Rape is not just a women’s issue. Men can be victims too, in a physical sense and also in society’s view of them. Blaming the way a woman dresses or the fact that she was drunk as factors in sexual assaults suggests that men are incapable of controlling themselves, like they’re wild animals, mastered by lust, just waiting for a vulnerable victim.  This is obviously untrue of the vast majority and an extremely offensive way of portraying men in general. By creating these excuses and directing the blame onto the victim you are simply providing scapegoats for the attackers allowing them to not take responsibility for their actions.

I urge you to watch this informative, perspective shifting TED talk on violence against women and victim blaming by Jackson Katz:

Yes, women can take precautions to avoid finding themselves in vulnerable positions, but why should they have to?

Hannah Granton asks if Feminism is Relevant to 21st Century Women?

Hannah Granton



Why are Women Scared to call Themselves Feminists?

A couple days before my boyfriend’s birthday I told him I’d get the bill for his birthday dinner. He as always immediately refused ‘No you won’t, I’ll pay for it. I earn more money than you.’  Immediately that usual pang of guilt hit me, am I setting women back by letting my boyfriend pay for me, should I stand my ground and tell him no, I’m paying. My boyfriend hates me paying for anything for him, don’t get me wrong I’m not some kind of ‘kept woman’ and I generally pay for smaller expenses like takeaways, lunches or coffees but he definitely pays for bigger things. My problem is, by us not being completely financially equal; am I being anti-feminist? I’ve always proudly stated that I was a feminist but maybe I’m not. Maybe because I quite happily let my boyfriend pay for me and would love to one day have children with him and work part-time, I’m actually a bad feminist and perhaps I have no right to label myself as one. Why can’t women make choices without being judged or second guessing themselves?

I recently read an interview with Carla Bruni-Sarkozy in which she stated that ‘I’m not at all an active feminist. On the contrary, I’m a bourgeois. I love family life, I love doing the same thing every day and she’s not the only woman in the public eye trying to distance them self from the label. Kelly Clarkson, Madonna, Katy Perry and even Beyoncé said she was a ‘modern-day feminist’ – what was wrong with the old feminists? To me, its opinions like these mixed with opinions like this (the Feminist Times writer compares wearing high-heels to being in an abusive relationship) that make me question if ‘the f-word’ has any clear meaning.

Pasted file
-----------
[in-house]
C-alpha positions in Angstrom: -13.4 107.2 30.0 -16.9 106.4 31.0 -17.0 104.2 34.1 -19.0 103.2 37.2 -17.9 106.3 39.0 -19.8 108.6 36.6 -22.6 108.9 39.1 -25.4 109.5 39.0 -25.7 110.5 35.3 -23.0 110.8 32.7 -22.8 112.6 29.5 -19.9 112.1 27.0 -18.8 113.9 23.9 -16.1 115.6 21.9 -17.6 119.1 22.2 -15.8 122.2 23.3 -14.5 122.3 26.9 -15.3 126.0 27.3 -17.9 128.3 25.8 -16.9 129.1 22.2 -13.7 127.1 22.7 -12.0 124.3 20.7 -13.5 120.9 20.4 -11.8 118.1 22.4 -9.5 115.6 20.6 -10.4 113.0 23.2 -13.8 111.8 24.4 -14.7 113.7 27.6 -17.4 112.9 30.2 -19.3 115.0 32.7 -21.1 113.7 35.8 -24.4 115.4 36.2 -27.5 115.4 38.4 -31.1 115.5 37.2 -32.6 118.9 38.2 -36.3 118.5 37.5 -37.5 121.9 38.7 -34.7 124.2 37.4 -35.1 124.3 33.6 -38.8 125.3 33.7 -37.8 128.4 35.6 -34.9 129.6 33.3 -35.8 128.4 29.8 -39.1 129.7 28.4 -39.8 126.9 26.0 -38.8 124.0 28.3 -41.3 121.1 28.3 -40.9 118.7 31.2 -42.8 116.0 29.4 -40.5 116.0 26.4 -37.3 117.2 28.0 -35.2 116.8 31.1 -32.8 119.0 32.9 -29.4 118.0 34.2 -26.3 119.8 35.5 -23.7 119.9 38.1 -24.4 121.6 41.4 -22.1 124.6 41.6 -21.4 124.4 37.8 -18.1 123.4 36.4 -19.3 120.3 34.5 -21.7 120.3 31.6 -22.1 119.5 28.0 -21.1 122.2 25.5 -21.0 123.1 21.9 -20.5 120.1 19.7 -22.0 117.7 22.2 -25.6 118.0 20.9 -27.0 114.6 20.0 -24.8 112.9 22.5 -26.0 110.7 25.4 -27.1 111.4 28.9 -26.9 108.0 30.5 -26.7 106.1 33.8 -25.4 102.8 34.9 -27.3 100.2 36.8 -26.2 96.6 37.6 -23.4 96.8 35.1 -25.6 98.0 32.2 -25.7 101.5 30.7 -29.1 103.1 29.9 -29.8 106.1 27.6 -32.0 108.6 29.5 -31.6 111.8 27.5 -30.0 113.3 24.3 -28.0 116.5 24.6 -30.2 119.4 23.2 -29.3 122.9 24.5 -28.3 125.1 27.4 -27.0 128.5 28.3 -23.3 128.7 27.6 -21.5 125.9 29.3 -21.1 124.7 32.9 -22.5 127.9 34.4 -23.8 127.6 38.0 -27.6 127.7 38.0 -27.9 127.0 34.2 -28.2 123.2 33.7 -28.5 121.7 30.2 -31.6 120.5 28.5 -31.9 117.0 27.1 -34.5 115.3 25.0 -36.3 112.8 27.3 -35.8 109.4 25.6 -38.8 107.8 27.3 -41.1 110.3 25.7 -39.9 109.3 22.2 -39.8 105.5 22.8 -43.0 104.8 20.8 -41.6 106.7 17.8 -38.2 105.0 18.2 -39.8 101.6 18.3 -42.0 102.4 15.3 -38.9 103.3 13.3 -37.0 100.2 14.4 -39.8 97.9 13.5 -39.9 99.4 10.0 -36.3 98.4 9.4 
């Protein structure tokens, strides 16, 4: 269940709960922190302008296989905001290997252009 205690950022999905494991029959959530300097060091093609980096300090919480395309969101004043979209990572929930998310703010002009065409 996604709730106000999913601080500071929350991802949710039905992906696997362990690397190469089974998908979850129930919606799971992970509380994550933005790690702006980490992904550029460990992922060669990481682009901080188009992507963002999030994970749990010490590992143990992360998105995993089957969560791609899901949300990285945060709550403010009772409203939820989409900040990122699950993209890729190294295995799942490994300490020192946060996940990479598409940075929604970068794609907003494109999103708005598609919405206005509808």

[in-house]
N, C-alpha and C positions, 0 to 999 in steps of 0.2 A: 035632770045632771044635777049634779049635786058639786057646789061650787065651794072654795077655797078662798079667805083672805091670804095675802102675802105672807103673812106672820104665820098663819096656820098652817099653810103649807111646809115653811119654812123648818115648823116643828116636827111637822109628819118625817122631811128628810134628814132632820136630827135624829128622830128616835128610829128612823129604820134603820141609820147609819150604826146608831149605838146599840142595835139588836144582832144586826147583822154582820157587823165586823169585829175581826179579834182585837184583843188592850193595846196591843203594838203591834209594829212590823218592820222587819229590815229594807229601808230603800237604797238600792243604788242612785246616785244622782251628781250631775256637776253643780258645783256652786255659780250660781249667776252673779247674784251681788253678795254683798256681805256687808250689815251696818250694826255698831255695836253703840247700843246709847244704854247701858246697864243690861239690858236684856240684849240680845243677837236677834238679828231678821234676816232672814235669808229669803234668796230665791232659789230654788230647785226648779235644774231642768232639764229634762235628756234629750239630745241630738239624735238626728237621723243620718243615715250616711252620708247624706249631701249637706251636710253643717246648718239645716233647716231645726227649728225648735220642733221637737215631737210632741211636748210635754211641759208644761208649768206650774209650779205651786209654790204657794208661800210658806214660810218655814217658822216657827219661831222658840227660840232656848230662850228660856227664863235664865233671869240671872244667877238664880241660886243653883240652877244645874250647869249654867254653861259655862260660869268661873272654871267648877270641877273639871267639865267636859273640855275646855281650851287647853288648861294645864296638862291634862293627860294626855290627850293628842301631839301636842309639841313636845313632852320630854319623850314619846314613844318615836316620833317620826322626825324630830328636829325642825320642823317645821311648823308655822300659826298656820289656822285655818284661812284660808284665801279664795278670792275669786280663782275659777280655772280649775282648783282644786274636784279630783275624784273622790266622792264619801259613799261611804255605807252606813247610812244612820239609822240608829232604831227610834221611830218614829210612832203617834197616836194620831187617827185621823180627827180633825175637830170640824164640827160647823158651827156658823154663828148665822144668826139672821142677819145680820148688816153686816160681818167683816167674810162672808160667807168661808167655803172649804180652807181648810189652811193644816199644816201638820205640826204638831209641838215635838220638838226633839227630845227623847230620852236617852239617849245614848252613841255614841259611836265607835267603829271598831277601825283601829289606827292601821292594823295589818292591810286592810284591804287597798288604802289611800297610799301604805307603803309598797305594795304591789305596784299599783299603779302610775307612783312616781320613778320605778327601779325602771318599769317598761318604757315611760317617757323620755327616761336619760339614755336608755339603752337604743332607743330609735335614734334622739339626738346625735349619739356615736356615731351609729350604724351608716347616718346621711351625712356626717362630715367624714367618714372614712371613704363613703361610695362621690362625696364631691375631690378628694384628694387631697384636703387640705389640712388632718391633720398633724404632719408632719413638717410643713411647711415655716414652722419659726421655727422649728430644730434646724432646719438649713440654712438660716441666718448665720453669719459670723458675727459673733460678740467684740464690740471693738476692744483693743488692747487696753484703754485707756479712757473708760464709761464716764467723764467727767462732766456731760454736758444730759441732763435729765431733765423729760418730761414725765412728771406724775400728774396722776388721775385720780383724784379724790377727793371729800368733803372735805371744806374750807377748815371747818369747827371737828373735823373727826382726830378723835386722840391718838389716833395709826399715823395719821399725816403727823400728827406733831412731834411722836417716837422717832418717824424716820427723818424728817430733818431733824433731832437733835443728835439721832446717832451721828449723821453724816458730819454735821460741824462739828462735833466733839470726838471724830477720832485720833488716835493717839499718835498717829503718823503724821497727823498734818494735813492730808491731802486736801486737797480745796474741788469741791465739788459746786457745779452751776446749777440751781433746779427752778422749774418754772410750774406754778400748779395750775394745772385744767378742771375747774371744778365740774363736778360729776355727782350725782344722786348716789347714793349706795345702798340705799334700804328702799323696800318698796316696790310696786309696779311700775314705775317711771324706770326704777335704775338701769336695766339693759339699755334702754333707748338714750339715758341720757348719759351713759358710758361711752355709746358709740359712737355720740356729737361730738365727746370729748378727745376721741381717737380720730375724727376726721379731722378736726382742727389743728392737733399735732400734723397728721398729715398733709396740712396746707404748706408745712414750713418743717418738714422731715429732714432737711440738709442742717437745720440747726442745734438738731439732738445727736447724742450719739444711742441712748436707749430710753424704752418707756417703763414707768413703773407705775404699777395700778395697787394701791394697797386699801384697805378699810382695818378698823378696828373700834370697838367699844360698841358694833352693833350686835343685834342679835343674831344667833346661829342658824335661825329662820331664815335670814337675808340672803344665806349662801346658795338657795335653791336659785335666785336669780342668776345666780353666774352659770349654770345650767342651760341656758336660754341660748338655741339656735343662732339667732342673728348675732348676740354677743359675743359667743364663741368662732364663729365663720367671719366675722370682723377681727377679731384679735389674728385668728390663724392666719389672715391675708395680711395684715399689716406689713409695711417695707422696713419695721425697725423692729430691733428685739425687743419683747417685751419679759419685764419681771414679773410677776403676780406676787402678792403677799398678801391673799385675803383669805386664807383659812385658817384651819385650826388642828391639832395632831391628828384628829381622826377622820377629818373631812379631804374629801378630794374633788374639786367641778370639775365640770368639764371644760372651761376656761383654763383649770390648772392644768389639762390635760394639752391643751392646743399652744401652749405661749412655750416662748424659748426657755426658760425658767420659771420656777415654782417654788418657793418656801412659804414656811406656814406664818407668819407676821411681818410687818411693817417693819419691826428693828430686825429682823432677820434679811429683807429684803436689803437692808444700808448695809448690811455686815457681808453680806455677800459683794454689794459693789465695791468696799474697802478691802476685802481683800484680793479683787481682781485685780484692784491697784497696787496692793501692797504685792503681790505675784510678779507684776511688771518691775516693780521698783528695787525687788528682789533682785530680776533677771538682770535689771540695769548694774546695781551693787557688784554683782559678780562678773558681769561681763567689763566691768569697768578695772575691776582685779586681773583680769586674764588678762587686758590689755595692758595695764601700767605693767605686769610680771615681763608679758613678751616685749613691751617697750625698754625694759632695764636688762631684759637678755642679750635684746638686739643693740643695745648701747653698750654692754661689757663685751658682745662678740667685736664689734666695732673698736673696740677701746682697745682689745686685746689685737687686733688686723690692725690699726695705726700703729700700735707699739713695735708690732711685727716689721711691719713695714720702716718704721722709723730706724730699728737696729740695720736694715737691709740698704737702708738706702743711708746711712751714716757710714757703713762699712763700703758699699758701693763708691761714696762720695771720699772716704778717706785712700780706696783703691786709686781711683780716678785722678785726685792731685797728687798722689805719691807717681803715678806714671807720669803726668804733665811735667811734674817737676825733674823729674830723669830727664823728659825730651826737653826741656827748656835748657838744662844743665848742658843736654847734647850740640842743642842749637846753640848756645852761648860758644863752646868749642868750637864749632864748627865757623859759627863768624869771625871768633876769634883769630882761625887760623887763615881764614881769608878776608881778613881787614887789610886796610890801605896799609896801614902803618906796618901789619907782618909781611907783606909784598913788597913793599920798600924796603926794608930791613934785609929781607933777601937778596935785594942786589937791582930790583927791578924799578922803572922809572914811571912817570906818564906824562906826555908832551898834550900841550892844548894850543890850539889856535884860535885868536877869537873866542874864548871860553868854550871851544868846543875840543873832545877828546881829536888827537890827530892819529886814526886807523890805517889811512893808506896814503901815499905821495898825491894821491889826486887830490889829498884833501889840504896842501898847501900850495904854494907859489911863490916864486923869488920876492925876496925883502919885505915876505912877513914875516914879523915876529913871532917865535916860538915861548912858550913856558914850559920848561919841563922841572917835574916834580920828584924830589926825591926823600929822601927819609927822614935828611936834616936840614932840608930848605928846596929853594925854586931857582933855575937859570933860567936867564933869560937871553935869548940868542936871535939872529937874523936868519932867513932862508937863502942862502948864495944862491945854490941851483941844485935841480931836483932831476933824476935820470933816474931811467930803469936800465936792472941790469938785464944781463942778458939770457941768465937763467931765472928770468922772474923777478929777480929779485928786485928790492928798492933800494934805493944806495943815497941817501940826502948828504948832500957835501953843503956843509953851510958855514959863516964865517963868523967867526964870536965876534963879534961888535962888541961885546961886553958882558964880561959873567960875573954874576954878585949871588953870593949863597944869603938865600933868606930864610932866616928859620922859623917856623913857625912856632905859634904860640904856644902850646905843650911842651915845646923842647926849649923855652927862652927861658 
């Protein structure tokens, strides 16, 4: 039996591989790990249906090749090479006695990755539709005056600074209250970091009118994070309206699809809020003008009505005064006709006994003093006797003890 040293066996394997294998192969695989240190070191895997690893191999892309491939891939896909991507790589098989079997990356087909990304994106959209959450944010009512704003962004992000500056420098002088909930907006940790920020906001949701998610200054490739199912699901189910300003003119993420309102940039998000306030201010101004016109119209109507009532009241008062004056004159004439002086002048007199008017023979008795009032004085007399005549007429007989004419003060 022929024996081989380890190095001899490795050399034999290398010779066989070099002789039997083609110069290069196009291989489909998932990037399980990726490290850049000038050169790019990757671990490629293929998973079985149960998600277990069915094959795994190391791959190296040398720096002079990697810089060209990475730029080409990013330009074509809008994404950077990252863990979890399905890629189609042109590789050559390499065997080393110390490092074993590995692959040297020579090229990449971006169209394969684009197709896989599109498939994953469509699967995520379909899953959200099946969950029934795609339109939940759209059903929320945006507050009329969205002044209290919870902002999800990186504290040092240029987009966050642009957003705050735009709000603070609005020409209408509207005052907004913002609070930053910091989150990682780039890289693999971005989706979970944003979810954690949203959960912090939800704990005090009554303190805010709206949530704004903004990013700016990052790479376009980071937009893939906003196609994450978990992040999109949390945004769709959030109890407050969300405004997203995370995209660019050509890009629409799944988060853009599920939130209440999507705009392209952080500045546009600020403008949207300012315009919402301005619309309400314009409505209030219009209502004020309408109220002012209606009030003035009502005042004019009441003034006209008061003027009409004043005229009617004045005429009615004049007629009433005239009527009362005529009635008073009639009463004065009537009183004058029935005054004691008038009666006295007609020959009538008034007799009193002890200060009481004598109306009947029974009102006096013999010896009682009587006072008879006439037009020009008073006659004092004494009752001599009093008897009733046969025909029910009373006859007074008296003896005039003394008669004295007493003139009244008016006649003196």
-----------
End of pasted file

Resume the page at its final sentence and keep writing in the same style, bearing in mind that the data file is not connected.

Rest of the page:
I asked my friends what their thoughts on it were and a surprising amount of them said they wouldn’t classify themselves as feminists because they weren’t regular campaigners for it. Many said (my boyfriend included) that the term ‘feminism’ was outdated and that the focus should be more on equality rather than anything else. A comment that particularly stood out to me was a friend who said that she didn’t think men and women were equal in terms of physicality and sometimes mentally and so she couldn’t possibly be a feminist. But surely no one is disputing the fact that men have different physical capabilities to a woman, but that doesn’t mean that we’re unequal in society? It’s so easy to get wrapped up in unimportant details. I feel that men and women are different, and we should celebrate that but what shouldn’t happen is that we get treated badly or unfairly because of it.

The (online) oxford dictionary defines feminism as ‘The advocacy of women’s rights on the ground of the equality of the sexes’, and to me this is exactly what feminism is about. However, I also believe that so much of what feminism represents is choice. I choose to live a life in which my partner pays for dinners out, I choose to wear heels, have long hair, watch rom-coms and have an administrative job. Just as much as I choose this lifestyle I believe that if a woman wanted to choose flat shoes, be a firefighter or fight for her country then she can. I believe all this just as much as I believe that if a man wanted to make these decisions then he should be able to.